Posts Tagged: salon

Topless Bookclub

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The Outdoor Co-ed Topless Pulp Fiction Appreciation Society is a New York-based book club founded five years ago. The club, with dozens of members, meet bare-chested in public places around the city. New York law allows women to be topless anywhere men can be, and the book club takes advantage of the fact to challenge expectations and the double standards of gender norms.

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A Memo to Exclusionary Feminists

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Feminists should accept and embrace Caitlyn and all trans and gender non-conforming people and see them wherever they define themselves on a broad gender spectrum.  The project of ending misogyny and patriarchy is one that not only inextricably includes them, but should center around trans women, because the violence and rejection society throws at them is not for being a man, but for being an othered woman.

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Irony Genius Vs. Realism Hero

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If Franzen is our genius realist, and DFW our genius postmodernist — how might they meld irony and sincerity?

In an excerpt over at Salon from his new book, Keep It Fake: Inventing an Authentic Life, Eric G. Wilson talks irony, realism, postmodernism, David Foster Wallace, and Jonathan Franzen.

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Word of the Day: Miasma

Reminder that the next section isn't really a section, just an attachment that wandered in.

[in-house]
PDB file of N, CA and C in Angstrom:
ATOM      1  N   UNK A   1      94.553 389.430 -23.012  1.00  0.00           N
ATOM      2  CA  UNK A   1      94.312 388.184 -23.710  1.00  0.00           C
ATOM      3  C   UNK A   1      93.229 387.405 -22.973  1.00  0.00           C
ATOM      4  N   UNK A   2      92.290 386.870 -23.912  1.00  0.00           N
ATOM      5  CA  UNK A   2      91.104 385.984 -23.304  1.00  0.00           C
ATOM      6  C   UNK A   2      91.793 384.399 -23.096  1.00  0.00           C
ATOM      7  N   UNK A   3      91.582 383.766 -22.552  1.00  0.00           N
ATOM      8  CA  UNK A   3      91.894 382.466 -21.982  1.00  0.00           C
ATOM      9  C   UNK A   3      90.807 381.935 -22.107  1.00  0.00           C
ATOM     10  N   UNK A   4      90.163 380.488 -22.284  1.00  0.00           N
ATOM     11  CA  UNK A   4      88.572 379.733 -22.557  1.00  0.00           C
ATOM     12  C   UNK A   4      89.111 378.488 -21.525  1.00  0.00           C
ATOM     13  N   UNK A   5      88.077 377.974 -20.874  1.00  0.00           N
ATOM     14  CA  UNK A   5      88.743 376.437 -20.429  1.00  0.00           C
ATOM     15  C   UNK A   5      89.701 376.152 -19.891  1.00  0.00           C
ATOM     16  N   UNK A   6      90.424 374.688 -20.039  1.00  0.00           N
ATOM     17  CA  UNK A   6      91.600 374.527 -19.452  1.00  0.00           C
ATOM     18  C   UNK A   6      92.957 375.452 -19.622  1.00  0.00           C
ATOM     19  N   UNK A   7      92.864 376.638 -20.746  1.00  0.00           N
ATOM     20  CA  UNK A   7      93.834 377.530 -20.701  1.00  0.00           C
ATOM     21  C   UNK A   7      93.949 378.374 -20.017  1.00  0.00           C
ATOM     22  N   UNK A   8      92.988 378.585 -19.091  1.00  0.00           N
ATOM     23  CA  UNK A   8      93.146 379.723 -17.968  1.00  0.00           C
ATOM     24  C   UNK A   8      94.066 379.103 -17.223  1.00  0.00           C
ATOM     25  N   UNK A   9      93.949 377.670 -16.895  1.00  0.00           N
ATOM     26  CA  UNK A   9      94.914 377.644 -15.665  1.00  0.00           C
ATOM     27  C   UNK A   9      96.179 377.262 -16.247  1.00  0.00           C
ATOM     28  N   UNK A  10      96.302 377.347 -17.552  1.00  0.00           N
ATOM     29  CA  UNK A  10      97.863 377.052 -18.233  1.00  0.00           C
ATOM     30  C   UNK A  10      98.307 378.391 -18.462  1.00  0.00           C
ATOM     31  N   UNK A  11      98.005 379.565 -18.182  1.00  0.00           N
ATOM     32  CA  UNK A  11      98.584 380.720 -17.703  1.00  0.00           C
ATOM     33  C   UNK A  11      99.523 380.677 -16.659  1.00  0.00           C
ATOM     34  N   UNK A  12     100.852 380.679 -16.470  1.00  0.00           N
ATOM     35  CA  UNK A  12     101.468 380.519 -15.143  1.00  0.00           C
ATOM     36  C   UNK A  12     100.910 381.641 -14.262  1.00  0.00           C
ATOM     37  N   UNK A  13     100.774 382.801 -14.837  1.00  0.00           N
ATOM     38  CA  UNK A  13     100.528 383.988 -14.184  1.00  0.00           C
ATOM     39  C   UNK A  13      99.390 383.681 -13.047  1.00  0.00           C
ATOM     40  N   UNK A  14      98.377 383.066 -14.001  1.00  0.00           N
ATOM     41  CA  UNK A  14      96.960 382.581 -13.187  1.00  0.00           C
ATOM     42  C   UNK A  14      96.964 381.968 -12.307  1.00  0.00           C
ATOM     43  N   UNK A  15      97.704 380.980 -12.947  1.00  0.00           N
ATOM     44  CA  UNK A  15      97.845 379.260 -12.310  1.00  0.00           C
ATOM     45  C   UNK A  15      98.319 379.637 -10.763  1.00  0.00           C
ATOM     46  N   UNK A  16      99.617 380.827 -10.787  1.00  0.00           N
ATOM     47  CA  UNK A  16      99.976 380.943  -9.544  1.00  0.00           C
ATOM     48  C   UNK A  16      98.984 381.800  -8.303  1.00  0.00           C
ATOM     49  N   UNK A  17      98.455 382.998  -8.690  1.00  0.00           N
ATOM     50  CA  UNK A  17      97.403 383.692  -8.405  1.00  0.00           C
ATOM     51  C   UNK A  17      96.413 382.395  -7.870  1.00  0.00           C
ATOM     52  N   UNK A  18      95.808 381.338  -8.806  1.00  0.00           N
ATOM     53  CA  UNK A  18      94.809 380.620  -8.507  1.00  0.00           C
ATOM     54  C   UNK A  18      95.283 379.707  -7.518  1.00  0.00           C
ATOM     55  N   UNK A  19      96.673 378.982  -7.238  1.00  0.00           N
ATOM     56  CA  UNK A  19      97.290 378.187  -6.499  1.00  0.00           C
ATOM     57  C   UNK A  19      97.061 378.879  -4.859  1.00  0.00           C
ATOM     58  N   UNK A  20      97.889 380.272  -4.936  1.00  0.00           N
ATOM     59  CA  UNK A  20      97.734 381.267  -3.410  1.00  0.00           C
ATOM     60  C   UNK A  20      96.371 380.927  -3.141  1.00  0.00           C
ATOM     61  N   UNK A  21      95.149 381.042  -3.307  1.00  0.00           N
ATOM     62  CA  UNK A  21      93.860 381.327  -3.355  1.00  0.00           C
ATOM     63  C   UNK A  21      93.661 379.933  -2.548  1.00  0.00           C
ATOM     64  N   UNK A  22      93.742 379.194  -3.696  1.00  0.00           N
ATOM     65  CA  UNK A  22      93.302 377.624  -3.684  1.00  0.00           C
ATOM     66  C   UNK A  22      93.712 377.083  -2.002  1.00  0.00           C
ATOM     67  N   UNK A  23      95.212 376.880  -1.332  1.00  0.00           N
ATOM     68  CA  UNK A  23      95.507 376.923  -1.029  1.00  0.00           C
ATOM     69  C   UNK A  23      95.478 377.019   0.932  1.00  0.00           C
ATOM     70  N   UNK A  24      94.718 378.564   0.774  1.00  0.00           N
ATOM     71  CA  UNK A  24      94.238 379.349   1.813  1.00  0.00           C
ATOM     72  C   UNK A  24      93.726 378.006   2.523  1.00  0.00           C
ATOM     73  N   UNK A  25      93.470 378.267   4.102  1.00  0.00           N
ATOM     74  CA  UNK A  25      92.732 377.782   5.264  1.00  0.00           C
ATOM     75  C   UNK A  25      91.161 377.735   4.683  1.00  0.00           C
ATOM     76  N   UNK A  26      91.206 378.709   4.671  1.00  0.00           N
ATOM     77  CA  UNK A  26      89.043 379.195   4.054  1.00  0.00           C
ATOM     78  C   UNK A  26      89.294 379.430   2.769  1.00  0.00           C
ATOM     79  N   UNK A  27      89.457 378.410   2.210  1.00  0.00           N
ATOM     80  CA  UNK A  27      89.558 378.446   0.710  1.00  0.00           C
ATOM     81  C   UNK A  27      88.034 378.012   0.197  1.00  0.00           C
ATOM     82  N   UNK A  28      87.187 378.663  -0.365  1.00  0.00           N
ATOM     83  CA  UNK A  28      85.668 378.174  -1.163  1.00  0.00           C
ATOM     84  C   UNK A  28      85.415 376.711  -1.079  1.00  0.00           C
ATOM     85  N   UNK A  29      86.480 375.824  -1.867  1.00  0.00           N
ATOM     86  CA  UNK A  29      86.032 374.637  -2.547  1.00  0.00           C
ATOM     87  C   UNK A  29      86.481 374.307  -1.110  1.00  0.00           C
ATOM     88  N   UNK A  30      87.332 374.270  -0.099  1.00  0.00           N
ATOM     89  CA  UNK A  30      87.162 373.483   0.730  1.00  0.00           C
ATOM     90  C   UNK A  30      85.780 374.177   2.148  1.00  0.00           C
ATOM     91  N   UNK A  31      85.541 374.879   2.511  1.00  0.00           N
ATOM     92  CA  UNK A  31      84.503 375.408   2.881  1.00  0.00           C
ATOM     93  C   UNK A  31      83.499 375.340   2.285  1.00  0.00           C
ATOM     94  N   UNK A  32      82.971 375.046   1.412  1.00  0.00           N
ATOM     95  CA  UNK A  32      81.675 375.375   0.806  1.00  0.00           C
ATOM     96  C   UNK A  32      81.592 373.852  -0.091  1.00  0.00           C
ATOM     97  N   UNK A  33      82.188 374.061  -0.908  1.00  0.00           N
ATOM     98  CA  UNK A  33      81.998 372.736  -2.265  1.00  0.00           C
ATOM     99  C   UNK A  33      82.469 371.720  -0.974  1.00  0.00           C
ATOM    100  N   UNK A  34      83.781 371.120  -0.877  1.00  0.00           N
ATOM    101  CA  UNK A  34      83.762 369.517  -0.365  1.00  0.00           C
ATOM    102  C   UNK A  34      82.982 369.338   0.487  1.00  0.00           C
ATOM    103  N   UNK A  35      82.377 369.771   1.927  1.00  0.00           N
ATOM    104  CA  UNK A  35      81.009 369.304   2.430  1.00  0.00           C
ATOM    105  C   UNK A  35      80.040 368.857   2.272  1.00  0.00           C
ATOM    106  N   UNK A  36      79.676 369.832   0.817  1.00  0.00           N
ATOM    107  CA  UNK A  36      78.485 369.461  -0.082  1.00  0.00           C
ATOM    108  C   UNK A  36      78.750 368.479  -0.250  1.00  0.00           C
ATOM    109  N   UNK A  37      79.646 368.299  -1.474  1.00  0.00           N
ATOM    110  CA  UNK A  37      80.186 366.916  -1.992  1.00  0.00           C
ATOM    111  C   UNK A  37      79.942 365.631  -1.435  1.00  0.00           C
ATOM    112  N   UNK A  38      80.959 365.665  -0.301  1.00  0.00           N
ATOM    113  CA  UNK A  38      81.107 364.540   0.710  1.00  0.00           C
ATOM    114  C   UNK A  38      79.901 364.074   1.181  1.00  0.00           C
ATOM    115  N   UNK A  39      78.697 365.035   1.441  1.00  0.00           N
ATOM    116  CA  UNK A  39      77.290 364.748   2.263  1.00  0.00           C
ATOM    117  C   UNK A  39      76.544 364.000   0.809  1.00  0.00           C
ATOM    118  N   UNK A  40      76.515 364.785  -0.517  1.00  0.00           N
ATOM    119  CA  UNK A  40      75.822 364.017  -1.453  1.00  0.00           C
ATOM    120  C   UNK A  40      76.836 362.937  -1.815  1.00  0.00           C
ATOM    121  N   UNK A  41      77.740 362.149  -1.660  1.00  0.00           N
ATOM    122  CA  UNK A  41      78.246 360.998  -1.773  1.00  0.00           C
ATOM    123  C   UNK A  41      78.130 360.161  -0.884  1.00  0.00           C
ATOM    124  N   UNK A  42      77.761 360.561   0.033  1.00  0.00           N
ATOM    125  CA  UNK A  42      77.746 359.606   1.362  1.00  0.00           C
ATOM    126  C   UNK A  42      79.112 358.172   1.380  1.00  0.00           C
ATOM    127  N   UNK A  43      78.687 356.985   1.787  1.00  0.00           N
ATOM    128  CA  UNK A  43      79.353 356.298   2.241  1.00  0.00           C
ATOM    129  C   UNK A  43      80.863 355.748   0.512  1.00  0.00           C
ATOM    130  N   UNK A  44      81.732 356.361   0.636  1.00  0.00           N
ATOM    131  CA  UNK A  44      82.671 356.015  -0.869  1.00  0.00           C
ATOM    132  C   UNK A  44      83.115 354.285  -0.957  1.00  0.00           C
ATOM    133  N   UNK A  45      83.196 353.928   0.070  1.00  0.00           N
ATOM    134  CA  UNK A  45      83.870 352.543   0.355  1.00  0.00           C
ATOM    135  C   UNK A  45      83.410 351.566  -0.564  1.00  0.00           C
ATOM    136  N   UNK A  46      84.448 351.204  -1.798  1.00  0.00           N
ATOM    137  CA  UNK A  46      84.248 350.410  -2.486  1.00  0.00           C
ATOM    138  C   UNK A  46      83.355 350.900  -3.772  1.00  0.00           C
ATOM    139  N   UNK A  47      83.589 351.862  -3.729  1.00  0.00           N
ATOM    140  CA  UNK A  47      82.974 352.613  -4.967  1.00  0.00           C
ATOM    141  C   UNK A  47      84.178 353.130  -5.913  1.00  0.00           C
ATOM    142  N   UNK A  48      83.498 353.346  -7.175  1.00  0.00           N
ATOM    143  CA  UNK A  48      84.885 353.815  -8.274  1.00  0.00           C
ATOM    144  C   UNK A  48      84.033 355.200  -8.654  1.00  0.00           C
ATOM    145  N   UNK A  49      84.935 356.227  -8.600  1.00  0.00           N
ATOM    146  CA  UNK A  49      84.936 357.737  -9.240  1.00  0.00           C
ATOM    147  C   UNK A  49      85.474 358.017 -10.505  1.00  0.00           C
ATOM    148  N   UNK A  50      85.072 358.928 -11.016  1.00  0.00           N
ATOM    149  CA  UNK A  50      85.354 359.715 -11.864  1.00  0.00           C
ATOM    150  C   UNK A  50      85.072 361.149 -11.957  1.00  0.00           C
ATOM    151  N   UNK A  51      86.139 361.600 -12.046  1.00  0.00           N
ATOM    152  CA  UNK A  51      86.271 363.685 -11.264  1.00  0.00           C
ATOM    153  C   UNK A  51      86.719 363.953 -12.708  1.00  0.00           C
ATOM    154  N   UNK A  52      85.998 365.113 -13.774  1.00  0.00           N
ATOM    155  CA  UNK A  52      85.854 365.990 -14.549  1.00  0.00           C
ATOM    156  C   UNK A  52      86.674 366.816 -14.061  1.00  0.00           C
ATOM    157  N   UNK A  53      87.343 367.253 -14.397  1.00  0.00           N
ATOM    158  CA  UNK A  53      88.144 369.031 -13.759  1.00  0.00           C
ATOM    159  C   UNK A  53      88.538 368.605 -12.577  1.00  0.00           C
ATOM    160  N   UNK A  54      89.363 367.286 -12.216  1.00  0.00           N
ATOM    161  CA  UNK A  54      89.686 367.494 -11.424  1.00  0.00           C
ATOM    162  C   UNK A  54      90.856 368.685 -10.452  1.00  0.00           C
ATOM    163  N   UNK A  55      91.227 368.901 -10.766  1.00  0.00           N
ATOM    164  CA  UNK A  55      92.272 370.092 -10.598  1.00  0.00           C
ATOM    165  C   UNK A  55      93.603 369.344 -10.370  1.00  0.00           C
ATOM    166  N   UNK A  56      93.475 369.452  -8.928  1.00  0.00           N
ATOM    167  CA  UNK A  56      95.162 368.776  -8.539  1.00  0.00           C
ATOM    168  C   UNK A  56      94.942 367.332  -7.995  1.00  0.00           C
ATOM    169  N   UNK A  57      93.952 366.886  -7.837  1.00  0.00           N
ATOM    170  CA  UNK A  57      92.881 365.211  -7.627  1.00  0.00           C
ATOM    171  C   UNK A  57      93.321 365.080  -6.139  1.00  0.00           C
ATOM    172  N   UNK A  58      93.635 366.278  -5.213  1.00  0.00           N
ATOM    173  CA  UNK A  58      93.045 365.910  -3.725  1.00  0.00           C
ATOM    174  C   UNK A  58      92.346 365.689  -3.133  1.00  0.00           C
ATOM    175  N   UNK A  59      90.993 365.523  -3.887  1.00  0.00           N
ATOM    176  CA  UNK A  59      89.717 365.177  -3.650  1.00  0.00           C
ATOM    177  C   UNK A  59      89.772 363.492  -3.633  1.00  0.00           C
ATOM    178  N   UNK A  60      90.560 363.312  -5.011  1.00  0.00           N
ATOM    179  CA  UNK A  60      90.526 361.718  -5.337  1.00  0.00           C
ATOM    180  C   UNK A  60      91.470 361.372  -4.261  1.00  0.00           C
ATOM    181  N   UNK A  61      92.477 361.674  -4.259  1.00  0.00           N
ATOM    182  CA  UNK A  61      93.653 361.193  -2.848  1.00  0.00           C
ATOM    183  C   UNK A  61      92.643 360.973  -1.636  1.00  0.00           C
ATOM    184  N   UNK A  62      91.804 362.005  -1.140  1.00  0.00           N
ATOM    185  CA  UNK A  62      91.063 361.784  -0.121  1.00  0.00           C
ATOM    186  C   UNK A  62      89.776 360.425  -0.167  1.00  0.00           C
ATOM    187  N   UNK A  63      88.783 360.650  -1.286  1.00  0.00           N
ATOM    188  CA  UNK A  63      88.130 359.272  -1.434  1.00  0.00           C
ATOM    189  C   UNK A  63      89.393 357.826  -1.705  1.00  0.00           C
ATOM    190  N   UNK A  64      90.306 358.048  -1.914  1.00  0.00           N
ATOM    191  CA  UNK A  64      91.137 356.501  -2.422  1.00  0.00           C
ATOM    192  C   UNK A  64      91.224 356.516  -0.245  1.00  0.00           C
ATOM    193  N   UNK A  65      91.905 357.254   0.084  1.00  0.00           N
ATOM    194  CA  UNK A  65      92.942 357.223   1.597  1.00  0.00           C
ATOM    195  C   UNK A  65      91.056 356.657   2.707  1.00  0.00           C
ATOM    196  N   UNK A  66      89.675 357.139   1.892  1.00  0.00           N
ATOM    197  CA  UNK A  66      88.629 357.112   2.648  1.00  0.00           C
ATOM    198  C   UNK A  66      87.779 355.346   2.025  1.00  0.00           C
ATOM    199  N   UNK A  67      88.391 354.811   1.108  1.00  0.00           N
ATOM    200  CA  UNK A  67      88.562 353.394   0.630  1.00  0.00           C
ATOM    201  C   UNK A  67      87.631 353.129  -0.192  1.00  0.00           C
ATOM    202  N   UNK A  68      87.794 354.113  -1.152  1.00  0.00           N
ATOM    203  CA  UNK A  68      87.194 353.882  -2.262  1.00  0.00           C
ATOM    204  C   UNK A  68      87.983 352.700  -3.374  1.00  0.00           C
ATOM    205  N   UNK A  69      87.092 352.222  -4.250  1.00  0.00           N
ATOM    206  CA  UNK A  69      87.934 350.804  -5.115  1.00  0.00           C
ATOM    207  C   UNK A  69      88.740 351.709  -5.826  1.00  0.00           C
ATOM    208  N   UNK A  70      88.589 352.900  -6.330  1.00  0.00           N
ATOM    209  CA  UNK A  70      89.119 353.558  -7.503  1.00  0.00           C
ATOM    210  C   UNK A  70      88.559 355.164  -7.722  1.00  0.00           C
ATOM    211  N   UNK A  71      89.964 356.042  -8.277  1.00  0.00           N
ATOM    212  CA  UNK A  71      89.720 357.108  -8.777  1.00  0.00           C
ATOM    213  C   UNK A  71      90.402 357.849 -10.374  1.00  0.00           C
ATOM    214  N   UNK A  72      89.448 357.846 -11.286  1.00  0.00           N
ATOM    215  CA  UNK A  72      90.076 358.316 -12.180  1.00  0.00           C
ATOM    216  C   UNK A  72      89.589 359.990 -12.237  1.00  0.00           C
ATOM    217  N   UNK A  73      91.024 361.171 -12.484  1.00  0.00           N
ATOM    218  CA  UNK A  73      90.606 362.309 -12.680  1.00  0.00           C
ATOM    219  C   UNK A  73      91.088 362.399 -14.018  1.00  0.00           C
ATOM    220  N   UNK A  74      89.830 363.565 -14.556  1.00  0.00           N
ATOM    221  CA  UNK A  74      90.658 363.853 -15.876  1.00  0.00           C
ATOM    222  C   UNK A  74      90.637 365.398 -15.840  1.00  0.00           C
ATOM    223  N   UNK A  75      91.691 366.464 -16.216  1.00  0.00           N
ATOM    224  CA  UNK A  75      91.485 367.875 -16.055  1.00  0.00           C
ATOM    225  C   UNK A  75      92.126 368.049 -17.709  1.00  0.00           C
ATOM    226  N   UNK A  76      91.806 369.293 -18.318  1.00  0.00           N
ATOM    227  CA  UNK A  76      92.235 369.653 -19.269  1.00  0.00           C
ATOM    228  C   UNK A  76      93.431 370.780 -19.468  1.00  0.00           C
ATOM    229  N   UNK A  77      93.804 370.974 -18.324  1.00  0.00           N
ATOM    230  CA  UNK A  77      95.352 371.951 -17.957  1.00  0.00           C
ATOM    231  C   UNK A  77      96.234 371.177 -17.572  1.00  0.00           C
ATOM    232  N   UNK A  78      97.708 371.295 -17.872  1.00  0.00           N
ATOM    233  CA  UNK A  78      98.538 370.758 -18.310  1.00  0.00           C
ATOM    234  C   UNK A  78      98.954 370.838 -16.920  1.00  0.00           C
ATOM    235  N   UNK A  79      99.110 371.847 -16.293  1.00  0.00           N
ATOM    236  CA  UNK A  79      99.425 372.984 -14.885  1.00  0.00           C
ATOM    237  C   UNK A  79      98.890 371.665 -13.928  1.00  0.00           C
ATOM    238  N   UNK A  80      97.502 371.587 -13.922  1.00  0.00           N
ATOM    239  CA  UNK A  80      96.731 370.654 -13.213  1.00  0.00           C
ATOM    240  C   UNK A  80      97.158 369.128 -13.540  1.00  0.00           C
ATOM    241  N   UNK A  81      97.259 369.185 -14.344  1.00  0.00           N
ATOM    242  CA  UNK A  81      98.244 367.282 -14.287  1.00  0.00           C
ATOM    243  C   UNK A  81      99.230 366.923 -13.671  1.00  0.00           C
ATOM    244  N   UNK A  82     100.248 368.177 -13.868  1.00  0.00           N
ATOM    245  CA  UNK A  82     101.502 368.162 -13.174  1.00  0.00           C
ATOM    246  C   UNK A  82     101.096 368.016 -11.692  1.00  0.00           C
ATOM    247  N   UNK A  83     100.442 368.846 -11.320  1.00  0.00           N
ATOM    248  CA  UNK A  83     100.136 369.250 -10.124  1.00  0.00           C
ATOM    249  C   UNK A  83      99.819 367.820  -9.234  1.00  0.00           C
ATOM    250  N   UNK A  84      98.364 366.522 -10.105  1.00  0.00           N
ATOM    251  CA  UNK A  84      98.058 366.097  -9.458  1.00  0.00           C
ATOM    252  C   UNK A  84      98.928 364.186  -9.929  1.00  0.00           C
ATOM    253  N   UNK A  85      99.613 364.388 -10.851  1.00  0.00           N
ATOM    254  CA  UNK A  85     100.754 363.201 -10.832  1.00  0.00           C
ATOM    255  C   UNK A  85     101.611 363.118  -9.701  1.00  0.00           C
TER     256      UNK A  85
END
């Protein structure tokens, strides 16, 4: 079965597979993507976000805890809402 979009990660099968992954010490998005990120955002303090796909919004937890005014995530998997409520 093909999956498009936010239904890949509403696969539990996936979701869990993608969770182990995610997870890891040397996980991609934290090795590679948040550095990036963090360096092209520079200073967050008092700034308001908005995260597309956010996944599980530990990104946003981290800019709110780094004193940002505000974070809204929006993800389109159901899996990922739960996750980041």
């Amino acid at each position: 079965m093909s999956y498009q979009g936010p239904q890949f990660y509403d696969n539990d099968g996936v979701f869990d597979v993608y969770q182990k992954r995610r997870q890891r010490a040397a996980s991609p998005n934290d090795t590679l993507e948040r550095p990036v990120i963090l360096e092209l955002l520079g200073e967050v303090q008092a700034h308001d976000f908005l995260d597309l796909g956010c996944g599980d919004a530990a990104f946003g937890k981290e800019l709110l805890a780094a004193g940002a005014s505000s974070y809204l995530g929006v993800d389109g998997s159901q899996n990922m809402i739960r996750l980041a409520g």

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(n.); noxious exhalations from putrid organic matter; poisonous effluvia or germs polluting the atmosphere; a dangerous, foreboding, or deathlike influence or atmosphere

“If the Internet is a bridge to the greater world, a troll is the beast who lives under it, extracting a toll in hurt feelings, outraged sensibilities and fear from all who pass.”

–Laura Miller, “We’re All Trolls Now”

If you’ve ever had occasion to visit an online discussion forum—be it the comment section of your local newspaper or a niche community of Northeastern birdwatchers—you’ve likely encountered the nasty phenomenon of the Internet troll.

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When It Rains, It Pours

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Whether you’re singing, dancing, or making out with Spiderman, there’s something different about doing things in the rain. In an excerpt from her book Rain: A Cultural and National History published at Salon, Cynthia Barnett analyzes rain as a narrative device:

Rain is such a compelling literary and cinematic trope that it’s easily and often overdeployed, as many critics have mirthfully pointed out.

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Show Me the Money

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It’s no secret that writing doesn’t pay. Ann Bauer wants to talk about where the money comes from:

In my opinion, we do an enormous “let them eat cake” disservice to our community when we obfuscate the circumstances that help us write, publish and in some way succeed…I do have a huge advantage over the writer who is living paycheck to paycheck, or lonely and isolated, or dealing with a medical condition, or working a full-time job.